Where to begin? Alexandra Waierstall’s choreographies seem to have no beginning. At least not a dramatic one. They seem to simply say: Let’s go! They also give the impression that something has already been there before. The dancers appear, a video appears on the screen or a light on the floor, but basically, the audience has simply jumped in at a certain moment and considers this the beginning, as it is what happens after the silence and after the hall has fallen dark. This shaking or mirroring of the present is an essential component of Alexandra Waierstall’s dance art, both on a large scale in terms of her work, and in the smallest detail of individual movements or relations between the dancers.
The inquiringly sensitive and subtle manner of dealing with the subject of time, or to be more precise, the perception of time, which is not satisfied with the imperative “that’s just how it is” in the form of well-executed dance elegance on stage, demands a very alert eye. Precise observation and an in-depth wandering of the senses. Because the shifts, cuts or unfoldings are not explained. No discoloration of the image indicates, as in a film, a retrospective or a dream sequence. The choreographer doesn’t force the solution to the riddle on her audience, but instead invites them to listen to life experiences and feelings while deciphering it.
She lets her dancers work on time like in a mine. This would not be possible without a location, a room. They must find what they are looking for there. They have to find themselves, find it, find something that was already there or can be there in the future. They dig, they scrape, they perhaps explode. Let the air coagulate around them or their own fluidity. That’s why they sometimes just stare. Or condense the course of things into a single position like a sculpture. They caress or embrace, feel on their skin the other that they are not − or are they?
At the limit
It is always about “crossing borders”, whereby the borders themselves and who has drawn them are less important than the movement across them. Over them. “Crossing Borders” was the name of the piece with which Alexandra Waierstall first presented herself at the tanzhaus nrw in Düsseldorf as a choreographer in 2007. She laid out fragile lines, buried the head of a dancer under the ground, while his breath could be heard over microphone, and on a video the evening sank over Nicosia, the divided city, her home.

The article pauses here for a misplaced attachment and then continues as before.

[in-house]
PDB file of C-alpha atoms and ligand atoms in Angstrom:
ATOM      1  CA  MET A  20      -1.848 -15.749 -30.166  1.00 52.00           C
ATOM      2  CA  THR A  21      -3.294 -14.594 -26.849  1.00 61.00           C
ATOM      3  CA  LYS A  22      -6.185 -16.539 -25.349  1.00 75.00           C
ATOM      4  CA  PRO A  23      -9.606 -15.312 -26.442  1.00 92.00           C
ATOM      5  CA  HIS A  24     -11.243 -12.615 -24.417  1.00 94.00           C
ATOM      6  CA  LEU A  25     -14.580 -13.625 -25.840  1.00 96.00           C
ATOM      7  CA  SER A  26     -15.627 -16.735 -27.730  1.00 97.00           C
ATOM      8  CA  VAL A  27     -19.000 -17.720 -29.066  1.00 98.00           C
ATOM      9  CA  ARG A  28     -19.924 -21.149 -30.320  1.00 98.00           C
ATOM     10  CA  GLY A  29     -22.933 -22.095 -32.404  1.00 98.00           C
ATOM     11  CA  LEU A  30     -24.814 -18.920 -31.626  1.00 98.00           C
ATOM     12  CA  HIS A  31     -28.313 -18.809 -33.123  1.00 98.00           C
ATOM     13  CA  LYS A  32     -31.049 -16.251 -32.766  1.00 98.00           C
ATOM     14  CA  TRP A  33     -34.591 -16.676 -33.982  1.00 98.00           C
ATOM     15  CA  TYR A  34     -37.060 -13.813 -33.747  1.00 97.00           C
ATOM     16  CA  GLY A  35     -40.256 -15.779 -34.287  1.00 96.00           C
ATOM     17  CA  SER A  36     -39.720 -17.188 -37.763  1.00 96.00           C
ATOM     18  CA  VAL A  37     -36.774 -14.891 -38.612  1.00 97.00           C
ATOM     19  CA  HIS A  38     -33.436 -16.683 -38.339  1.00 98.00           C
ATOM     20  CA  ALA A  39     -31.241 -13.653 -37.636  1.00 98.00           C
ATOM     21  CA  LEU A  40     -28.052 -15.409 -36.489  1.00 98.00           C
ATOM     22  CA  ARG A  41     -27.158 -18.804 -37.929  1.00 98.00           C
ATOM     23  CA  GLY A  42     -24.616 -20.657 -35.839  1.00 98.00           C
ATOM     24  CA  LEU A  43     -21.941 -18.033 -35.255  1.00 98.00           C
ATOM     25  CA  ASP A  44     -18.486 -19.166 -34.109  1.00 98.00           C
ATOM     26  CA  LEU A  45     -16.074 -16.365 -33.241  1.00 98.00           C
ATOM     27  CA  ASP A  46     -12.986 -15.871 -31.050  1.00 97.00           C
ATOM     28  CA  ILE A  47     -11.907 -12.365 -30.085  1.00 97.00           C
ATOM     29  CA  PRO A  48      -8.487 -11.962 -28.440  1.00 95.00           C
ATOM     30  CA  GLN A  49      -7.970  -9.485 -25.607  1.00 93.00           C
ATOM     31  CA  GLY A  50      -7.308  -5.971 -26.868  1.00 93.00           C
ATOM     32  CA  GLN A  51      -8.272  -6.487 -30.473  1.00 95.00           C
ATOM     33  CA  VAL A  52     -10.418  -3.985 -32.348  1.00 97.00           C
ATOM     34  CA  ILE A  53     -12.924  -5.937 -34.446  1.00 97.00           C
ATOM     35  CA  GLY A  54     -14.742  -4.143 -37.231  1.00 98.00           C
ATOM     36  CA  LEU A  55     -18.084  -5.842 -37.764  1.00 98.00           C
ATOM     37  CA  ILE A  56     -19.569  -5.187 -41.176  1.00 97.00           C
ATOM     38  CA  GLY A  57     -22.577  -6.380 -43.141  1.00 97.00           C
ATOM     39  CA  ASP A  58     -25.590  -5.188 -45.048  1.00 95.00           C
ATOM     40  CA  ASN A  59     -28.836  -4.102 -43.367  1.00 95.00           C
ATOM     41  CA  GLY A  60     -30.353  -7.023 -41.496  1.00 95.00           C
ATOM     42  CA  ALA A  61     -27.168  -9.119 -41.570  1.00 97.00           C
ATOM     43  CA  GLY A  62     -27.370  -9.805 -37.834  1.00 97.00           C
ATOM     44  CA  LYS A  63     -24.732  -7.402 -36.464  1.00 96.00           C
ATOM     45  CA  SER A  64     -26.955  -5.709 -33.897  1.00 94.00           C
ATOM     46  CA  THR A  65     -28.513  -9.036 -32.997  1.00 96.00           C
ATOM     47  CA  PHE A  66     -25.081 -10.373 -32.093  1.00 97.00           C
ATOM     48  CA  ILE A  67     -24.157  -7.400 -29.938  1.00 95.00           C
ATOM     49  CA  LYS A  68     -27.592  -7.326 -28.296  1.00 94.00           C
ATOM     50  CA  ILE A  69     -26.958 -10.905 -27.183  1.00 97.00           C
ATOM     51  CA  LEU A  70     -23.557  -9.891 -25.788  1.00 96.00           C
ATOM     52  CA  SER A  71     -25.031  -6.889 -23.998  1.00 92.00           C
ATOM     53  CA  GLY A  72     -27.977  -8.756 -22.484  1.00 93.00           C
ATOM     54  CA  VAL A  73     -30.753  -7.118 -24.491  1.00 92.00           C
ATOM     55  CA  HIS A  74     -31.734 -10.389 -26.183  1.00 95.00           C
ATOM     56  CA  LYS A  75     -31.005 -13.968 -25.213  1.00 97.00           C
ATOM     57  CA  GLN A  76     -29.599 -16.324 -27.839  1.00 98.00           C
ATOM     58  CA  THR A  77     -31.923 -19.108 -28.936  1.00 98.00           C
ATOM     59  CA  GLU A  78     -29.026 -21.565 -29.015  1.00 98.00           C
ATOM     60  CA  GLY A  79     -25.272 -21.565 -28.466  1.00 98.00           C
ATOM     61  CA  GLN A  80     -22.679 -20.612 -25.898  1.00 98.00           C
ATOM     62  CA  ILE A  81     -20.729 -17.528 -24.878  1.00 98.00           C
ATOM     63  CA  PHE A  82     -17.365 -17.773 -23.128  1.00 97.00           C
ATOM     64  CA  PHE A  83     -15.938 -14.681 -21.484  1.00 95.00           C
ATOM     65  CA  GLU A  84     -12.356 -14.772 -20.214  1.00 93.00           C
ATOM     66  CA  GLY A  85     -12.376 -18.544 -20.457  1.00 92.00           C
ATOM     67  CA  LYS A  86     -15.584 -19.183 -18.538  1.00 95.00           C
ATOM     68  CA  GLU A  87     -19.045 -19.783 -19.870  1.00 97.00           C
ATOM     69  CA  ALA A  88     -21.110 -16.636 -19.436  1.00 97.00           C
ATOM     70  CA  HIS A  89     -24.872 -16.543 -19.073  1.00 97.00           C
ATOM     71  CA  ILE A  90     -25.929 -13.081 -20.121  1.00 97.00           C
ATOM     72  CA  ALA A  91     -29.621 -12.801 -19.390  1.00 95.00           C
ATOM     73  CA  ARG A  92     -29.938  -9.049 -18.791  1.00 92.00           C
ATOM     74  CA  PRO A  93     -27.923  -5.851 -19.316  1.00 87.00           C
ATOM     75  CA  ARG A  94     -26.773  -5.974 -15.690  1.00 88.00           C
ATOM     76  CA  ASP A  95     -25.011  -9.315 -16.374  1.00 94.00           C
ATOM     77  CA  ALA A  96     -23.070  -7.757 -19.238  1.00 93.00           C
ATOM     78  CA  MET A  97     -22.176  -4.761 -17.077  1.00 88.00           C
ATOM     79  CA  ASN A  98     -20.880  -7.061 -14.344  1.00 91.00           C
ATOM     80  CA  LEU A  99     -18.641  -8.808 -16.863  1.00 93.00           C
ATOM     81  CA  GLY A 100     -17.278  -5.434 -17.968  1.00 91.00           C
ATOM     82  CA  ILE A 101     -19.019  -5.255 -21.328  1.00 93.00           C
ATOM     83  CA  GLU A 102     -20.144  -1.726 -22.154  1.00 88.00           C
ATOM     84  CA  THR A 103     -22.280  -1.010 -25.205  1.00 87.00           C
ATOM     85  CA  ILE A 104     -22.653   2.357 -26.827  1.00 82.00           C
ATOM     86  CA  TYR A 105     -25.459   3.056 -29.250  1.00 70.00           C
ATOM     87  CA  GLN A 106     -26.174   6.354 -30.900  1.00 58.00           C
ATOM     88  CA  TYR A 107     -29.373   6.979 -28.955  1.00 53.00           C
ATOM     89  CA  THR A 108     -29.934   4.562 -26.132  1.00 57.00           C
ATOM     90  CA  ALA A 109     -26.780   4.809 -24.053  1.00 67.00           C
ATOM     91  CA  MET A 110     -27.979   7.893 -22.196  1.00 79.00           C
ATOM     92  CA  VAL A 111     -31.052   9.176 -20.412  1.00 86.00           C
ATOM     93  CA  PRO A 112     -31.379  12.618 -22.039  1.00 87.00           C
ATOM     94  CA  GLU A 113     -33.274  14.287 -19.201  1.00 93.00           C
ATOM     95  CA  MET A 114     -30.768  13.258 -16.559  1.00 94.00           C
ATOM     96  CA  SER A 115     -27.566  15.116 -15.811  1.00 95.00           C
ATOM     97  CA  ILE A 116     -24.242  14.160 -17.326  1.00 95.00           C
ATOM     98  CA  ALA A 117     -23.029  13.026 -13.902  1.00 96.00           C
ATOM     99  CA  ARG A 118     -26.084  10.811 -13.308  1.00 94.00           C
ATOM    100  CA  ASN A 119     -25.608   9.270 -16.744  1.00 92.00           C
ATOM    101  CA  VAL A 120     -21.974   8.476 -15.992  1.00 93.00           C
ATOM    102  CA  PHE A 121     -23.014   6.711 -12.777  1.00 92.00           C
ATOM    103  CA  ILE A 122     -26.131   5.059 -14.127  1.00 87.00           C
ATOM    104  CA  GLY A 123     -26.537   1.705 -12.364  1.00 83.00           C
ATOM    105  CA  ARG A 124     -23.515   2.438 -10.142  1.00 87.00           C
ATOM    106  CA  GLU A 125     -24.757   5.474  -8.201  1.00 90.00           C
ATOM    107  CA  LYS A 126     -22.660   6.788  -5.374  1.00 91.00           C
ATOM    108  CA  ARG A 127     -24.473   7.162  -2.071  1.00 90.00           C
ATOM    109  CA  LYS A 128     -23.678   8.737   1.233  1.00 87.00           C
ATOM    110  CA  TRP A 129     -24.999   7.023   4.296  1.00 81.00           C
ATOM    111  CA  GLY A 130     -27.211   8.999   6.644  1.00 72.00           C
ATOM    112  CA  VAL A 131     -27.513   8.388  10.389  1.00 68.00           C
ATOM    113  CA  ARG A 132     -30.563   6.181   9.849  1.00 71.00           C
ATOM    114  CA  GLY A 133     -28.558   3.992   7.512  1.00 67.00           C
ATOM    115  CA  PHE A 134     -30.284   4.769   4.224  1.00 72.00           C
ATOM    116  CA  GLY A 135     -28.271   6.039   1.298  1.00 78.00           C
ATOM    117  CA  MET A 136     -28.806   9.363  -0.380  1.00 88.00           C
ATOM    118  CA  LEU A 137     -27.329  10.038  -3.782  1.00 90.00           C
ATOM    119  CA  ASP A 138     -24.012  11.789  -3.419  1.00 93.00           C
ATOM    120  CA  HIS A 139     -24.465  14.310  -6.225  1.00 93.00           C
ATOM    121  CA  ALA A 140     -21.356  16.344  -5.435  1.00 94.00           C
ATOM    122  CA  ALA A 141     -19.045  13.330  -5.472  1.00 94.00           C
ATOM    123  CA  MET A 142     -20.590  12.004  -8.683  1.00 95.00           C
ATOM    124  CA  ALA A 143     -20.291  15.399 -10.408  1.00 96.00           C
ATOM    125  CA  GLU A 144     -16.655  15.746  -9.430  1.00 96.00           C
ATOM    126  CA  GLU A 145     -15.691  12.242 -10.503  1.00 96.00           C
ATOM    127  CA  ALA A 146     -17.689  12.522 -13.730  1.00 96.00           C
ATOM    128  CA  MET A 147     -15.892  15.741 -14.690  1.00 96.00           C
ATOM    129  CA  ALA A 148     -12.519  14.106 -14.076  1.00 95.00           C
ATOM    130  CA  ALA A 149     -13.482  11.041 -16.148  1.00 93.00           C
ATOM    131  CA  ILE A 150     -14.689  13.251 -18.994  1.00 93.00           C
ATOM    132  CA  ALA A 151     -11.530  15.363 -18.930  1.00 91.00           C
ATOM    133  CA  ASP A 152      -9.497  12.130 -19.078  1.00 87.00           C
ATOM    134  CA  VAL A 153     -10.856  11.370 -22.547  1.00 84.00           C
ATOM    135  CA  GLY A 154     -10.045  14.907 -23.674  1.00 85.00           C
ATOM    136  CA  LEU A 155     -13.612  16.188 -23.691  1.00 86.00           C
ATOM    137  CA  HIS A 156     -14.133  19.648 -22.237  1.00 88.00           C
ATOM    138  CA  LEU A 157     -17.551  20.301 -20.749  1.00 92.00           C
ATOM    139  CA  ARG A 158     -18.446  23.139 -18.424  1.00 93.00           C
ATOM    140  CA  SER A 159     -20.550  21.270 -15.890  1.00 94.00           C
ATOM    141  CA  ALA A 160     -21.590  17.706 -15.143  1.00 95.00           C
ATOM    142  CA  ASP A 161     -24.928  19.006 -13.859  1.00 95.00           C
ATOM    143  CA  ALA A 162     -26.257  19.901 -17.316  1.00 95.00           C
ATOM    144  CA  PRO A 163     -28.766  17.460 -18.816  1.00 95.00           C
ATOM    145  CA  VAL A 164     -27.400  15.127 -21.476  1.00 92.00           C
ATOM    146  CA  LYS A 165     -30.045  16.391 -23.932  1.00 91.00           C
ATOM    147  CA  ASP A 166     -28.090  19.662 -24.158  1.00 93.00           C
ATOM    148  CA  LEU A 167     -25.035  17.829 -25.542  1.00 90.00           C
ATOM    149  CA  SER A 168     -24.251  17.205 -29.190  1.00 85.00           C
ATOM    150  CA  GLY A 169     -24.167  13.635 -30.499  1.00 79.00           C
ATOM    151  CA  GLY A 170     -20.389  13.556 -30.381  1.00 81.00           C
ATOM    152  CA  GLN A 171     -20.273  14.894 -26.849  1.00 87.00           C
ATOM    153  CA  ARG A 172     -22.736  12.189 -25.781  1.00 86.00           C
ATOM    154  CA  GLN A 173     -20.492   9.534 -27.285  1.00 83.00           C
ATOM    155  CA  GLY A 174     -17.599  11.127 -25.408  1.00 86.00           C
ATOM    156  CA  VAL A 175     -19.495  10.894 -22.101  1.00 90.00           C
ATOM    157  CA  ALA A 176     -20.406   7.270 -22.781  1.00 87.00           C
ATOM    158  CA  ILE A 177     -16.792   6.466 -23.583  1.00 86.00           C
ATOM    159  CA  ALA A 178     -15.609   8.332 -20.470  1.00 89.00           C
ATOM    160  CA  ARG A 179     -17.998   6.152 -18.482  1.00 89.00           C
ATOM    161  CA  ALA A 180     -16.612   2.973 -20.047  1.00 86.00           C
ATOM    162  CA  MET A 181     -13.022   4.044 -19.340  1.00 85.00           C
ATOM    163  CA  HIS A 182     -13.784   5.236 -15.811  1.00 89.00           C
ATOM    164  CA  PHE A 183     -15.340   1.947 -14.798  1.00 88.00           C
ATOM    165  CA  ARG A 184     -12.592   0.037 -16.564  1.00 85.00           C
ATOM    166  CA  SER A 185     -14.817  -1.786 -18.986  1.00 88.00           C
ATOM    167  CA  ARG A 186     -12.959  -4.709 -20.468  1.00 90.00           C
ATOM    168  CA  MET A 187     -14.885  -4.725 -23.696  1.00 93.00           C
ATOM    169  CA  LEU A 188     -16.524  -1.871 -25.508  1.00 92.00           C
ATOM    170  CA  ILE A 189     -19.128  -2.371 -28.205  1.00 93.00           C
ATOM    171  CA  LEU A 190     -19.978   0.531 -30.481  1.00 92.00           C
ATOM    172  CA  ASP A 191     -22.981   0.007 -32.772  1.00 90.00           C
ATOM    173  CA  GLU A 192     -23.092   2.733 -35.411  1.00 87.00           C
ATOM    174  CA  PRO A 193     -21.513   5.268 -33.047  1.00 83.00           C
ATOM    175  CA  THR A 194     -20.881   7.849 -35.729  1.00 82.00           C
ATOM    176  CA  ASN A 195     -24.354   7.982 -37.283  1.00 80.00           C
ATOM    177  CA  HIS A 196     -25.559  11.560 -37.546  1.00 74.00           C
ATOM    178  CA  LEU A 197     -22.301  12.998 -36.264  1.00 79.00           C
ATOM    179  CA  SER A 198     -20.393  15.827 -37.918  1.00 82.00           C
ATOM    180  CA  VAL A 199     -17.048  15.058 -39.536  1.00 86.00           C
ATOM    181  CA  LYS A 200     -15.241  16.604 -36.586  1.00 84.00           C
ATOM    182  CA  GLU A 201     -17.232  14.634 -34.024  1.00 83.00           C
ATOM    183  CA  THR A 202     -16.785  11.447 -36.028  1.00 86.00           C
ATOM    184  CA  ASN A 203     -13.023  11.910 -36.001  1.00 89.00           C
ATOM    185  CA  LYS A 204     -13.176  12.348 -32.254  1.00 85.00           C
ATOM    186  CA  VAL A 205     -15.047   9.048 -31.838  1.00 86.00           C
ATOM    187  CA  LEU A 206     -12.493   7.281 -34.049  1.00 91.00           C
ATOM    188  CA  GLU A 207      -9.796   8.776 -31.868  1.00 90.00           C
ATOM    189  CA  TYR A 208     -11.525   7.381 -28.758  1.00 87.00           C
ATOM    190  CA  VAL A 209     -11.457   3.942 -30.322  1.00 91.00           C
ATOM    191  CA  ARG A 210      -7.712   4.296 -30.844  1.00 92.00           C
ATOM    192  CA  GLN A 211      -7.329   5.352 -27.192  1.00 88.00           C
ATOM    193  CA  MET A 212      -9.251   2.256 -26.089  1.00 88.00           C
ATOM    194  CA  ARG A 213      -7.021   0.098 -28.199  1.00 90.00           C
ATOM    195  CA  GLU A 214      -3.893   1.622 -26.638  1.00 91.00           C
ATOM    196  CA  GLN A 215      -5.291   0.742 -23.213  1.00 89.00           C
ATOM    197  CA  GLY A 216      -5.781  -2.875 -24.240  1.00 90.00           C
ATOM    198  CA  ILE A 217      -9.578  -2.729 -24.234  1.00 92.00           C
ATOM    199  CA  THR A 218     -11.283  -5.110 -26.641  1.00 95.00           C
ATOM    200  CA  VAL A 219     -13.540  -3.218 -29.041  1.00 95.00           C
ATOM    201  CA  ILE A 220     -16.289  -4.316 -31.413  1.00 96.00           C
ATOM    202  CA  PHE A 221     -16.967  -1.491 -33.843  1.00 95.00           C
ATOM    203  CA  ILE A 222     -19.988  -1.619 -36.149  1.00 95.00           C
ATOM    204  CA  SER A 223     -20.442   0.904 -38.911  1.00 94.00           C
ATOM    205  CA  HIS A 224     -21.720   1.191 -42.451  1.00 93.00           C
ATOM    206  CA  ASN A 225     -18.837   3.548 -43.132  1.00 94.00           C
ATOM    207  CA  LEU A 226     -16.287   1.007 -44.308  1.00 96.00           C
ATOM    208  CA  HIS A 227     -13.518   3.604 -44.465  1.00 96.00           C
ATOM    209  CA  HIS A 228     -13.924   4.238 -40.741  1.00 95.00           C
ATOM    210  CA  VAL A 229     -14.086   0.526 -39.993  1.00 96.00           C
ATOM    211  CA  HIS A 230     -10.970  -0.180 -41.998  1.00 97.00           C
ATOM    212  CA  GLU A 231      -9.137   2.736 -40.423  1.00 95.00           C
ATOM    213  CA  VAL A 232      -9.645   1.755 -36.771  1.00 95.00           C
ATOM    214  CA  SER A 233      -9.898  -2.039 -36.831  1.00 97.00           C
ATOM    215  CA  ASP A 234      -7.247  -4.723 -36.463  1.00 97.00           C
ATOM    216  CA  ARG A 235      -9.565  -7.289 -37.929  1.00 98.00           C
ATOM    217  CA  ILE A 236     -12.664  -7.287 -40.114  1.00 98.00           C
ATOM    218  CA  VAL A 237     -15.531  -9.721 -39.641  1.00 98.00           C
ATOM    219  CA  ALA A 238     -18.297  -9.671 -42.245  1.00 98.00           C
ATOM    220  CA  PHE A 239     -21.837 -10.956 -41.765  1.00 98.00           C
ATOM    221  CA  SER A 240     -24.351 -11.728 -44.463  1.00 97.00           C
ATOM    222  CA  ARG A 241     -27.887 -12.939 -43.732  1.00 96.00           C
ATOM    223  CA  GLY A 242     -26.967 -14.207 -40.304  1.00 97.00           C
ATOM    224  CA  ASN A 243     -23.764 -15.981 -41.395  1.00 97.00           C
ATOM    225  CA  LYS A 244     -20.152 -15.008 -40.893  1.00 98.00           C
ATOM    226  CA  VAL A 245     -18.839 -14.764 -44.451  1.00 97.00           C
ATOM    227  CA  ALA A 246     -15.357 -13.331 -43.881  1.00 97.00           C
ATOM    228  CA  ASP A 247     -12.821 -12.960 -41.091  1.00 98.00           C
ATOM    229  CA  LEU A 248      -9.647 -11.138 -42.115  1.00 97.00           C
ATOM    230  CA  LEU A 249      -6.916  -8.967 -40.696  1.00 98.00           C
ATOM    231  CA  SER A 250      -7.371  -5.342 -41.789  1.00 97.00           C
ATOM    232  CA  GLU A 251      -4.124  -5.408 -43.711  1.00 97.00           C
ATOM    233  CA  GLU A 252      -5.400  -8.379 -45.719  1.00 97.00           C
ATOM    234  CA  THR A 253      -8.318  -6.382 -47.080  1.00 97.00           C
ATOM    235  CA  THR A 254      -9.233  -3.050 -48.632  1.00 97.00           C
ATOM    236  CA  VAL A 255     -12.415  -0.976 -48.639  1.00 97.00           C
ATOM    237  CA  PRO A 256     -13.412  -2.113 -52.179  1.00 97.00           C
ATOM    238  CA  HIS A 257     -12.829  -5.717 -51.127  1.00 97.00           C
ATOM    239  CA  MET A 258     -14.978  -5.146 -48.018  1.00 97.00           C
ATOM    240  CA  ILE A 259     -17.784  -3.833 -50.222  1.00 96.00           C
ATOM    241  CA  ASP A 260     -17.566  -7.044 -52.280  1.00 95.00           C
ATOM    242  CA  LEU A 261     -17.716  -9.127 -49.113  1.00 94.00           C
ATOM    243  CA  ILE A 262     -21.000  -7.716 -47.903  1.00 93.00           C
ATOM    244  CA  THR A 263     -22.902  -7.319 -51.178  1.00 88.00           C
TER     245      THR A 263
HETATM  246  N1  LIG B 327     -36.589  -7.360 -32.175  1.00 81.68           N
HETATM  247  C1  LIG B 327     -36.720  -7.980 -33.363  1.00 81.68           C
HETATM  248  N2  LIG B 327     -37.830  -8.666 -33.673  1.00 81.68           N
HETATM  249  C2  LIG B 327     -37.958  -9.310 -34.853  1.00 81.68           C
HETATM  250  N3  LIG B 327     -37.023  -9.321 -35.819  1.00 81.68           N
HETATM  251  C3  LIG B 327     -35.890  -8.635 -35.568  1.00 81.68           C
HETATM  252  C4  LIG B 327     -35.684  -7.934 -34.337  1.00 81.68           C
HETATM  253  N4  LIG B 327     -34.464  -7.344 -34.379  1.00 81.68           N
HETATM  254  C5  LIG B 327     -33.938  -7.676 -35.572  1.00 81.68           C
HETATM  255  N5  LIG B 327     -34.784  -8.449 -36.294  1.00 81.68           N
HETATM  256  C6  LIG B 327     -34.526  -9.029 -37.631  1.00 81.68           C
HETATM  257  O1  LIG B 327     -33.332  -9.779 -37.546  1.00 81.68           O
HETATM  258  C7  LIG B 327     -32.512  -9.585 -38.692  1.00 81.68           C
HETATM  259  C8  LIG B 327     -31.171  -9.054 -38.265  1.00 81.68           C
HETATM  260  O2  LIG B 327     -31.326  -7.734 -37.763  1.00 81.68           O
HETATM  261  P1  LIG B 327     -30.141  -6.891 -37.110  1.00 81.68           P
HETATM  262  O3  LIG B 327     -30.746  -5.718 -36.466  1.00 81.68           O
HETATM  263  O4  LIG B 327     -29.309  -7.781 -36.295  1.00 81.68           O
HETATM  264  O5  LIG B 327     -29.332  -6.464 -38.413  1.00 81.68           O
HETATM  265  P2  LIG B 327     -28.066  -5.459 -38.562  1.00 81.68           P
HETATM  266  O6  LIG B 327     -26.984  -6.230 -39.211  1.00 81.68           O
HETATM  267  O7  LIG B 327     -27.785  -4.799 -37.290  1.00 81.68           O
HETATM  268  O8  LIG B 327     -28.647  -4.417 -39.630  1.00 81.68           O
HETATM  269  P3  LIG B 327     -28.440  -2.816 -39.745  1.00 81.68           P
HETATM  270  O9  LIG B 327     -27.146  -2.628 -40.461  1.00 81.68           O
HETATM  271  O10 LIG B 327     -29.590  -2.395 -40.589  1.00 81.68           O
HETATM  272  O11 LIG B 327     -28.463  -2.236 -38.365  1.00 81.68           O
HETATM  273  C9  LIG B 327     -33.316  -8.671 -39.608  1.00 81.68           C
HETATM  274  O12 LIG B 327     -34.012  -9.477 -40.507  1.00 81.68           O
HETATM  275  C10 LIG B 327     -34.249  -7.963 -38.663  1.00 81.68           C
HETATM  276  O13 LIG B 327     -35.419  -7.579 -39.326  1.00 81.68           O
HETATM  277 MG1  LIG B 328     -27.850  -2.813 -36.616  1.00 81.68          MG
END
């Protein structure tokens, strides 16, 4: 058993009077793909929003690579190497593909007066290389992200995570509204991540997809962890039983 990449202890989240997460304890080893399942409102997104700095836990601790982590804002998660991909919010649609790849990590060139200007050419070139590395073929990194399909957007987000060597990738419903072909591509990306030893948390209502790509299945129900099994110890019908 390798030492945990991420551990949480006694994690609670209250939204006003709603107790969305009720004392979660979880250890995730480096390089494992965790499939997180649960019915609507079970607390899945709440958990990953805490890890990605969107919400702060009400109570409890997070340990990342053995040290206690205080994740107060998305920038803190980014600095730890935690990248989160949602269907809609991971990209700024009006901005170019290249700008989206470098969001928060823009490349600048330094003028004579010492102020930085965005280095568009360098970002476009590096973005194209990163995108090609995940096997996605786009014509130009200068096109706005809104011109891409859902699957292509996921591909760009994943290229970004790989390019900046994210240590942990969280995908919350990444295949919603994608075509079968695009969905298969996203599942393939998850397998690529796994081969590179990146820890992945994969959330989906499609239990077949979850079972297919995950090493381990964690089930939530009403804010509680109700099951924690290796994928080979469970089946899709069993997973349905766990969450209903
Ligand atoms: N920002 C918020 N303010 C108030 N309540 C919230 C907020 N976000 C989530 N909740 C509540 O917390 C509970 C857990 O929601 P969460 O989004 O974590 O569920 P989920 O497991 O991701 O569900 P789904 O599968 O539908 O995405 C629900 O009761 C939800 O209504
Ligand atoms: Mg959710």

Cyprus is the country of her mother, the choreographer Arianna Economou. Alexandra Waierstall was born in London in 1979, but grew up in Cyprus. Bilingual. In an earlier conversation, she recalled that one rarely went to the north, the other, Turkish part of the country. The smells were different behind the border. As a teenager, Alexandra’s plan was to study music. But she changed her mind after attending a workshop by Steve Paxton, a frequent guest at her parents‘ home. The famous American dancer and founder of “Contact Improvisation” worked with the blind. Dancing alongside them, the young woman learned how different the perception of time and space configurations can be without the sense of sight. She realized that this can also be dance: not just limited to the two-dimensional frontal! This is how she sums up her discovery. She studied dance and then choreography at the European Dance Development Center (EDDC), at ArtEZ in Arnhem in the Netherlands, and in Düsseldorf. With her choreographies she tries to convey this inner, vitalizing 3D experience, i.e. to translate it into theater time.